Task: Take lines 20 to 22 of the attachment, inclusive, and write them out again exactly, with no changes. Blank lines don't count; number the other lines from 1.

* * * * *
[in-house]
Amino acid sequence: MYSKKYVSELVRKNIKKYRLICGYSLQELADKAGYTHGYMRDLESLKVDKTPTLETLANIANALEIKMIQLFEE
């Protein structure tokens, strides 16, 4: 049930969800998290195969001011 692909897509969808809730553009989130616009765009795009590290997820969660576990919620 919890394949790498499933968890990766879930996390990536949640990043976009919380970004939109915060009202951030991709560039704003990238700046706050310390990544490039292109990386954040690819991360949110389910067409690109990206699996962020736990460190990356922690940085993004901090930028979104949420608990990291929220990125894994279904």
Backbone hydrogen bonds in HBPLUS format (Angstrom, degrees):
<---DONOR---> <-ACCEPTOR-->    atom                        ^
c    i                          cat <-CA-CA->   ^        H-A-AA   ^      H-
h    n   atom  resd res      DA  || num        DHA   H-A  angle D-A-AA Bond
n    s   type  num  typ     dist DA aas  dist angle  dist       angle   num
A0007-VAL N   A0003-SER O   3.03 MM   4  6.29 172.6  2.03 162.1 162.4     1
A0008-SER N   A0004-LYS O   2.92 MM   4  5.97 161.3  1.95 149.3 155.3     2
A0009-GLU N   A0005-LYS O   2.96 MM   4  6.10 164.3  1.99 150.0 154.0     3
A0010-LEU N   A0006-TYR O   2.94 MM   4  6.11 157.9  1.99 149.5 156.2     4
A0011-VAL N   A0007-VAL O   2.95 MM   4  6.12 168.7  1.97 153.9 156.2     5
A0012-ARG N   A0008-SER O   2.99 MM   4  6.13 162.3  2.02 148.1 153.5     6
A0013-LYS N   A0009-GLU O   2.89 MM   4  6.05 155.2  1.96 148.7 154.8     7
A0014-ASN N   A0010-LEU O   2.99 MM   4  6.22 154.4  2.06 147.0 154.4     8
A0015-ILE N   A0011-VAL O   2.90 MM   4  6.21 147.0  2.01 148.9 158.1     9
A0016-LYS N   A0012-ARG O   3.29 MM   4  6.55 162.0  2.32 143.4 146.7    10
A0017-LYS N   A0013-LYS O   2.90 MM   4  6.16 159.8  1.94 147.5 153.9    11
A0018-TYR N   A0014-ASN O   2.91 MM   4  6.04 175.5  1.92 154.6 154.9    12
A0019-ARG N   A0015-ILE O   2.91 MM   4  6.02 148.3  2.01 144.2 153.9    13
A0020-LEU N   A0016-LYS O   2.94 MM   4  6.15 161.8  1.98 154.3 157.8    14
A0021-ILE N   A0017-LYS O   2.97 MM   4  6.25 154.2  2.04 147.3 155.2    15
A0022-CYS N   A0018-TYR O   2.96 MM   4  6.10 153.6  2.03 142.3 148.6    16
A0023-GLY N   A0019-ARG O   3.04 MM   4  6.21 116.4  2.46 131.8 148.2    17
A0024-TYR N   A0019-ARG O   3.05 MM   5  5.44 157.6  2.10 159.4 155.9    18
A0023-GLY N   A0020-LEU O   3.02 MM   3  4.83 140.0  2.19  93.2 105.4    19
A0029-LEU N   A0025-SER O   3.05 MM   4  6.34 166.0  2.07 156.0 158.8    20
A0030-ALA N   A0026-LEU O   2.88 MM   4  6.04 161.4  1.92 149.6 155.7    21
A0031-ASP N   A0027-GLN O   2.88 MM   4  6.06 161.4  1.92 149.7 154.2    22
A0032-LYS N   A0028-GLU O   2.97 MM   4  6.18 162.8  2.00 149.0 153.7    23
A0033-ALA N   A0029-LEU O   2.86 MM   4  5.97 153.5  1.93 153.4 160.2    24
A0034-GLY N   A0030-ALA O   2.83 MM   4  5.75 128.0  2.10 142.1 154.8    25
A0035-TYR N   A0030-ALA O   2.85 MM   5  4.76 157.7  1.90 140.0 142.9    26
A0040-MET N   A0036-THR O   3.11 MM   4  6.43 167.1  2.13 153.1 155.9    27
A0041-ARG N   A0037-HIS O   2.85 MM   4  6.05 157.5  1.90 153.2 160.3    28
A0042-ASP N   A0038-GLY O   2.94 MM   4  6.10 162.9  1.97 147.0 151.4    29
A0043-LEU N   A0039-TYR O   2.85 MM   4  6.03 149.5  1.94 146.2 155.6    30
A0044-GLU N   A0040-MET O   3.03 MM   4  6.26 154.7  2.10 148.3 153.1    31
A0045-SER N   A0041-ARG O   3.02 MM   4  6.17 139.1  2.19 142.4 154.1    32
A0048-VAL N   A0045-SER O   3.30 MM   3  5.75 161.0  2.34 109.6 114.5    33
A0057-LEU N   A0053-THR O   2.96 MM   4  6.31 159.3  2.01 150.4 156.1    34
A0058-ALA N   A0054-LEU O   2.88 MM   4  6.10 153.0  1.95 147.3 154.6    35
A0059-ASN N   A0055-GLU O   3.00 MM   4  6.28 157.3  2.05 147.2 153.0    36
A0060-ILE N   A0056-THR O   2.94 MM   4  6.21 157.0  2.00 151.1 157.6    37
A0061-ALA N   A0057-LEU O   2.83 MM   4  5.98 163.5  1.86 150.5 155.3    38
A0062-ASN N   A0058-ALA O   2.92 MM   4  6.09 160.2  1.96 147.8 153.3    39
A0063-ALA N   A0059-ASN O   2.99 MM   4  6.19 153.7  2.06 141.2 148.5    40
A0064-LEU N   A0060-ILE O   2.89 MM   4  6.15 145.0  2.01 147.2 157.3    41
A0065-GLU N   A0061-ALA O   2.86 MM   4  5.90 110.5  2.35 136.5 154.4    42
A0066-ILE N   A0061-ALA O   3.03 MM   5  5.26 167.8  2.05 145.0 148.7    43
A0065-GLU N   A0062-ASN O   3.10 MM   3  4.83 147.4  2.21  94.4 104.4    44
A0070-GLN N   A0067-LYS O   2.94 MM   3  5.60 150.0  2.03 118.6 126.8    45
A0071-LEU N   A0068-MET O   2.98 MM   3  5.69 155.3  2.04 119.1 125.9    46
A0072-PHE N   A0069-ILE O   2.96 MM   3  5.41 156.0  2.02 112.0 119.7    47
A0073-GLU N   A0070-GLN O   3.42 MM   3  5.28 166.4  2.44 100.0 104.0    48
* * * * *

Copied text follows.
A0018-TYR N   A0014-ASN O   2.91 MM   4  6.04 175.5  1.92 154.6 154.9    12
A0019-ARG N   A0015-ILE O   2.91 MM   4  6.02 148.3  2.01 144.2 153.9    13
A0020-LEU N   A0016-LYS O   2.94 MM   4  6.15 161.8  1.98 154.3 157.8    14